GPs will have to provide patients with seven-day-a-week access to services by 2020, David Cameron will announce today as the Tories attempt to counter Labour’s attack on their NHS record.
Under the plan, £400m will be invested over the next five years to pay for increasing access, including extending surgery opening times from 8am to 8pm. However, only £100m of this will be spent ahead of the General Election, including £50m already pledged to roll out the scheme in pilot areas. Big logistical hurdles also remain in providing the service nationwide.
The measure is likely to be opposed by doctors groups who will argue that there are not enough trained GPs to staff the extended opening hours. They also point out that the vast majority of people who need to see their GP regularly are elderly and not in work. They suggest that extended opening hours could actually restrict GP access during weekdays. But Mr Cameron said it was important that people were “able to see their GP at a time that suits them and their family”.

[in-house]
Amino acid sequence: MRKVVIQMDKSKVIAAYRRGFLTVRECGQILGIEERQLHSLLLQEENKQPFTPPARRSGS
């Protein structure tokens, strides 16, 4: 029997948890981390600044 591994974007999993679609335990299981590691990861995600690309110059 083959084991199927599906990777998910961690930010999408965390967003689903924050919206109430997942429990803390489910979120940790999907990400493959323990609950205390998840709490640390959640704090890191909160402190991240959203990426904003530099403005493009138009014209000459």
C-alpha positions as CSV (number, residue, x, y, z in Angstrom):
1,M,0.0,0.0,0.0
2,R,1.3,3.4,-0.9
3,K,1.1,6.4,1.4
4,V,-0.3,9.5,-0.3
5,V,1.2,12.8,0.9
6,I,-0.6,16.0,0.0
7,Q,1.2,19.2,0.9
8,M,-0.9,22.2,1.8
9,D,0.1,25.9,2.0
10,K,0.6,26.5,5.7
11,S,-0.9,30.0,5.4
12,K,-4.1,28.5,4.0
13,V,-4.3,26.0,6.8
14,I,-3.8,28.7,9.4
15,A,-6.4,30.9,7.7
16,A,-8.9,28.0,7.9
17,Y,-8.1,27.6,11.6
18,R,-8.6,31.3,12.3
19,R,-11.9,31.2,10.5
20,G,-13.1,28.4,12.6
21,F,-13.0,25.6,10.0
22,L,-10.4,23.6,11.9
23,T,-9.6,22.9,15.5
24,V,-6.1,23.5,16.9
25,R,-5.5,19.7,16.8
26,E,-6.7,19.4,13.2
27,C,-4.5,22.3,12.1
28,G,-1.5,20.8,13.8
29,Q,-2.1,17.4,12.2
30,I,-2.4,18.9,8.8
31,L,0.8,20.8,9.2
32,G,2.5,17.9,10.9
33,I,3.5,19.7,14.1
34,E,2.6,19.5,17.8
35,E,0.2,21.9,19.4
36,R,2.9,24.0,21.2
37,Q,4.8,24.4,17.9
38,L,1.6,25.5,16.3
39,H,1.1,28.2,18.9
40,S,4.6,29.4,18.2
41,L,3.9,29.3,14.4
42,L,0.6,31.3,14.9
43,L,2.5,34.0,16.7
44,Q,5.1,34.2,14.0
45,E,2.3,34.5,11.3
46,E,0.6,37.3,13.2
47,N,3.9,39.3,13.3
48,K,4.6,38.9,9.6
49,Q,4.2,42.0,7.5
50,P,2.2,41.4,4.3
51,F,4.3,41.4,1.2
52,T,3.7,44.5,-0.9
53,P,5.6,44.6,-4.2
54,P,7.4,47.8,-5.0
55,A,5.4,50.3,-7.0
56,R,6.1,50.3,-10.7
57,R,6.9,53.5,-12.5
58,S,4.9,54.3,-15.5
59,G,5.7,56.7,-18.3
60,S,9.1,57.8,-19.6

“We will support thousands more GP practices to stay open longer, giving millions of patients better access,” he said. “This is only possible because we’ve taken difficult decisions to reduce inefficient and ineffective spending elsewhere. You can’t fund the NHS if you don’t have a healthy, growing economy.”
The Conservatives hope the move could help reduce demand on A&E departments.